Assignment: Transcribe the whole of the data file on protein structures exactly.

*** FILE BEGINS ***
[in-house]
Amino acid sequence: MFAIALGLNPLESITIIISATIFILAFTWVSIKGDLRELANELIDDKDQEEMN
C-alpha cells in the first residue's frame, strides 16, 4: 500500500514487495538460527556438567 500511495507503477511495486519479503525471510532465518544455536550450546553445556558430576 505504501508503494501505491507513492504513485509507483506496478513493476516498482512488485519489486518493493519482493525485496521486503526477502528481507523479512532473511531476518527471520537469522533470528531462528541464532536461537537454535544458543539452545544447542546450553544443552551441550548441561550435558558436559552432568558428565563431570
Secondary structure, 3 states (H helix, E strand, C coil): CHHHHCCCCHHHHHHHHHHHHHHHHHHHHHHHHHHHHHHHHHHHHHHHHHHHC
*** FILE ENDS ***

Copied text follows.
[in-house]
Amino acid sequence: MFAIALGLNPLESITIIISATIFILAFTWVSIKGDLRELANELIDDKDQEEMN
C-alpha cells in the first residue's frame, strides 16, 4: 500500500514487495538460527556438567 500511495507503477511495486519479503525471510532465518544455536550450546553445556558430576 505504501508503494501505491507513492504513485509507483506496478513493476516498482512488485519489486518493493519482493525485496521486503526477502528481507523479512532473511531476518527471520537469522533470528531462528541464532536461537537454535544458543539452545544447542546450553544443552551441550548441561550435558558436559552432568558428565563431570
Secondary structure, 3 states (H helix, E strand, C coil): CHHHHCCCCHHHHHHHHHHHHHHHHHHHHHHHHHHHHHHHHHHHHHHHHHHHC